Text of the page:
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    Jan 24, 2012 7:01 AM GMT
    Trollileo saidYeah, just give it a few days or a week or so. Your body will definitely accommodate the new stress you're putting on it.


    YOU AGAIN! icon_biggrin.gif
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    Jan 24, 2012 7:02 AM GMT
    Did you get light headed, suddenly sweating hard/overheating, everything looked bright as well?
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    Jan 24, 2012 7:08 AM GMT
    SkinnyBitch saidDid you get light headed, suddenly sweating hard/overheating, everything looked bright as well?


    No, just the feeling that I wanted to throw up. I managed to give out a few burps to relieve my stomach upset, but by then, I had a strain at the base of my skull at the back and felt like I was a bit dehydrated (wasn't even hot or sunny, an abnormally cloudy day for Sydney in the summertime). Sounds like you've experienced something like this before?
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    Jan 24, 2012 7:29 AM GMT
    ArtsyRunner said
    SkinnyBitch saidDid you get light headed, suddenly sweating hard/overheating, everything looked bright as well?


    No, just the feeling that I wanted to throw up. I managed to give out a few burps to relieve my stomach upset, but by then, I had a strain at the base of my skull at the back and felt like I was a bit dehydrated (wasn't even hot or sunny, an abnormally cloudy day for Sydney in the summertime). Sounds like you've experienced something like this before?


    Something different for me, nvm.
  • monstapex

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    Jan 24, 2012 7:44 AM GMT
    ArtsyRunner saidI've just started to try out 400-meter barefoot sprints for 1-2 minutes at a time, and only managed to squeeze in 300 meters or so for the first two tries, and then the full shebang on the third and final time around. I suddenly felt a huge wave of nausea, and had to sit on the benches and give up my fourth try.

    Could it be due to me not having done any sprints in the past year or so? I do regular long-distance running, so I did my whole repertoire of motion stretches before starting to sprint (as opposed to stretches done while I am perfectly still). Also, I experienced severe stitches in my lower hip and pelvic region (the asscheeks basically, for a lack of a better term) right before my third run, so I may suspect a poor running form to be the cause of my nausea . . . any clues as to what is going on here? Advice is most welcome as well



    Always consult your physician before starting any diet or exercise regimen
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    Jan 29, 2012 2:10 AM GMT
    ArtsyRunner said
    bluey2223 said Ways to get better at buffering lactic acid: have more red blood cells (so aerobically train at a lower intensity for a longer duration--this will stress the oxidative system and create more red blood cells to carry oxygen and increase total blood volume). Blood is the strongest buffer in the system (specifically hemoglobin is). There are other ergogenic aids you could take to increase your buffering capacity, but they aren't tolerated well by the stomach/intestines. These include eating a lot of sodium bicarbonate (baking soda) and taking certain supplements I'd look up from my notes if anyone really cared to take them.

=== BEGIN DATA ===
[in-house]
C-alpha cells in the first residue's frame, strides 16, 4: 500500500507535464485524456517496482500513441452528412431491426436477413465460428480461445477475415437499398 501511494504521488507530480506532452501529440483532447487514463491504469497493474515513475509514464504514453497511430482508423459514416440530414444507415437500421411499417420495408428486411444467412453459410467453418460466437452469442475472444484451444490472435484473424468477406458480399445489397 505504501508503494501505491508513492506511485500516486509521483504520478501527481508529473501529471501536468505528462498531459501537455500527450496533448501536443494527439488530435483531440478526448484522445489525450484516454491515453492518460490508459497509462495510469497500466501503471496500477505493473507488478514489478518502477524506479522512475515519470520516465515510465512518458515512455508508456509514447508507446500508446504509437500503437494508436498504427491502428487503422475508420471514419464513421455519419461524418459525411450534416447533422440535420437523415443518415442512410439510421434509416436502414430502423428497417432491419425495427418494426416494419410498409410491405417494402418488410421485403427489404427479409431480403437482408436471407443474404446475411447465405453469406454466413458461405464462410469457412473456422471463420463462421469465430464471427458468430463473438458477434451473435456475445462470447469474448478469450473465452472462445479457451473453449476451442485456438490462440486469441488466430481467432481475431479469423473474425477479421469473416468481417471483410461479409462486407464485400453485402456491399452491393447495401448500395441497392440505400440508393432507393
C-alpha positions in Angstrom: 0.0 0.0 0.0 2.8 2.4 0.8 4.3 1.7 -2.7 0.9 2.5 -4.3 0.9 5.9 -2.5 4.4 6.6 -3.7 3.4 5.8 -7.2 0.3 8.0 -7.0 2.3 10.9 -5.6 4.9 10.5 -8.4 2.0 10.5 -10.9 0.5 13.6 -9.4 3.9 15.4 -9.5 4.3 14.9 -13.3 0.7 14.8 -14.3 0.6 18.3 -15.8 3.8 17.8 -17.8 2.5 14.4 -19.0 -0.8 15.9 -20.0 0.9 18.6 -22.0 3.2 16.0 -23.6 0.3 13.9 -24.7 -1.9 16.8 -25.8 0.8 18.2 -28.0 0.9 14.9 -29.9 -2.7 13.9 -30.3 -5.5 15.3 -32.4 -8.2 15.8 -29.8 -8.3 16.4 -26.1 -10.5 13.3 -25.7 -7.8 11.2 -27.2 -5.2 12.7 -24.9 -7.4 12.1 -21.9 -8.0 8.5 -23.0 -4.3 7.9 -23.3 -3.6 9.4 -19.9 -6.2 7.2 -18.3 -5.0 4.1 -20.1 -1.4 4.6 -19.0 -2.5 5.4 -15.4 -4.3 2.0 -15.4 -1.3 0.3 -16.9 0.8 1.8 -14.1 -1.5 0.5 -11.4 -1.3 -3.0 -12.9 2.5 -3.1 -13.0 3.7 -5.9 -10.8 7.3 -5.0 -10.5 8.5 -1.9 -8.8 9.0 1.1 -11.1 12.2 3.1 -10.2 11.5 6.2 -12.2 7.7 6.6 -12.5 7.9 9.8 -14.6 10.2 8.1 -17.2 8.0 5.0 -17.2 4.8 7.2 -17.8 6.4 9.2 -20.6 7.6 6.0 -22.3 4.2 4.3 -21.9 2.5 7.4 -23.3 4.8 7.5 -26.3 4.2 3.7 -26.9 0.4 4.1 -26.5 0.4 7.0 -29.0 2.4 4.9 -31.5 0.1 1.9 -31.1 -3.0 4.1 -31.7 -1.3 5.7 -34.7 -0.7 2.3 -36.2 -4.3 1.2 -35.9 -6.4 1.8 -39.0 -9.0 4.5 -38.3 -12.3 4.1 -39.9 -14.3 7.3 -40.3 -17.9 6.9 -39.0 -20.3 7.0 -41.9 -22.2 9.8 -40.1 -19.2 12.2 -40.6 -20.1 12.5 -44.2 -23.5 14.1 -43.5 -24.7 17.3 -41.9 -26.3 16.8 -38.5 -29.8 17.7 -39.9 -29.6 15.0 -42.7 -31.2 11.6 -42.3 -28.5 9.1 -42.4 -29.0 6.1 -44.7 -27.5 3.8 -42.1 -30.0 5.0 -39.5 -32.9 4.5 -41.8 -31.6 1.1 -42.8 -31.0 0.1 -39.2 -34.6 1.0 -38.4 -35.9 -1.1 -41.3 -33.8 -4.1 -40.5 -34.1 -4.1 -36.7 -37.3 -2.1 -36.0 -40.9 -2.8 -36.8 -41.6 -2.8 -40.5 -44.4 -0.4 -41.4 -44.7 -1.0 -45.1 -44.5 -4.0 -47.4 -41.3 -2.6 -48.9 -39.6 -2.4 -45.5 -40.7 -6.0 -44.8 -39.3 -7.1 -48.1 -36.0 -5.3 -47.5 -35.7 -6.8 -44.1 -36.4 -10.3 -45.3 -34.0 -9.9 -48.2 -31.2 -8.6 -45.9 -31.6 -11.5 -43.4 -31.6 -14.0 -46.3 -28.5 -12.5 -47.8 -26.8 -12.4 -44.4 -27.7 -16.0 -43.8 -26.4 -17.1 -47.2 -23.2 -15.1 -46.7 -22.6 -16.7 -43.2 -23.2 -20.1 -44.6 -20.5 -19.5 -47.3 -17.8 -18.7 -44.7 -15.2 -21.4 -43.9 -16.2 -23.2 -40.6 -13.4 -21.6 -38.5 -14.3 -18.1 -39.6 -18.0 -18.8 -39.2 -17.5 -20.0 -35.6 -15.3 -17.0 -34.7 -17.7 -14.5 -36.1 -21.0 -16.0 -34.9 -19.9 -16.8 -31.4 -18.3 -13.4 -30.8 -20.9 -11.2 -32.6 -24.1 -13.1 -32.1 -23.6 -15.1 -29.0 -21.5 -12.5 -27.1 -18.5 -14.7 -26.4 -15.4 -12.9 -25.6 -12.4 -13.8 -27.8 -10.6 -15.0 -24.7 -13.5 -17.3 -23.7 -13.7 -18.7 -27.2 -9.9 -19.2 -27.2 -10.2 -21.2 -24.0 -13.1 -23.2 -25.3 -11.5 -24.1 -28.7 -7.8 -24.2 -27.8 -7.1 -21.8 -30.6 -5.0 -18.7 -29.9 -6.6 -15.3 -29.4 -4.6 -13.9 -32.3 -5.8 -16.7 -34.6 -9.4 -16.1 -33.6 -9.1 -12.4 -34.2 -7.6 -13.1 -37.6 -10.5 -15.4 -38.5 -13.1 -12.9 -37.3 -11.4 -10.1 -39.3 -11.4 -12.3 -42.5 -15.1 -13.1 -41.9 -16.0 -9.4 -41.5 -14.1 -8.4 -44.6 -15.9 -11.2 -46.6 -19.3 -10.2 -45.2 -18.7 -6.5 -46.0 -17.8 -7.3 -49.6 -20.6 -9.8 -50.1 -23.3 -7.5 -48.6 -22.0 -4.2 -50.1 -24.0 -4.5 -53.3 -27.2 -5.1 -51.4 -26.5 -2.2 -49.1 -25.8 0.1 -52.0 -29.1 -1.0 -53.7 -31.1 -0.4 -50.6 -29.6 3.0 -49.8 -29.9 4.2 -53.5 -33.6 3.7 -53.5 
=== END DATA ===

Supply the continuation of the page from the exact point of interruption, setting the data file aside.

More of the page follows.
Really interesting stuff to read here. I never knew increasing buffer capacity actually meant a great deal to aerobic exercise - then again, I never knew what the real difference between aerobic and anaerobic workout is until a few years ago either. I guess my compact body size (5 feet 5 inches/128 lbs) makes it harder for my body to maximise oxygen intake to its fullest until i start to feel fatigued from a few laps around the footy field. I'd also like to try out that baking soda method - hey, if I can eat fermented duck's egg or jam-and-sausages (weird tastebuds, I know), I sure as hell can make minor changes to my diet and increase my tolerance to lactic acid build-up - I'll keep you posted on my updates after my run again tomorrow


    Technically if you are producing lactic acid, the workout isn't what an exercise physiologist (me) would consider an aerobic workout. It is too intense of a work rate at that point. However, in practical terms and for the general population, if you are working at lactic threshold (and getting the burn) you are also stressing your aerobic system long enough to be making positive physiological changes expected from an aerobic workout.

    If you are shorter and light weight (you are short and light weight at 5'5" and 128 lbs), it has nothing to do with your ability to efficiently metabolize oxygen. IF ANYTHING, you'd have a better ability to efficiently use oxygen than someone who was taller and the same body proportions Again, this is because you have less weight on your frame, meaning less weight/force for your muscles to push with each step. Lesser strenuous contractions = more of them before fatigue = more aerobic on the spectrum for energy contribution.

    Also, I don't even know many division 1 athletes who use baking soda. I wouldn't bother. There is a high sodium intake with the use of baking soda that isn't worth it. Just focus on efficient training rather than the use of non-food products.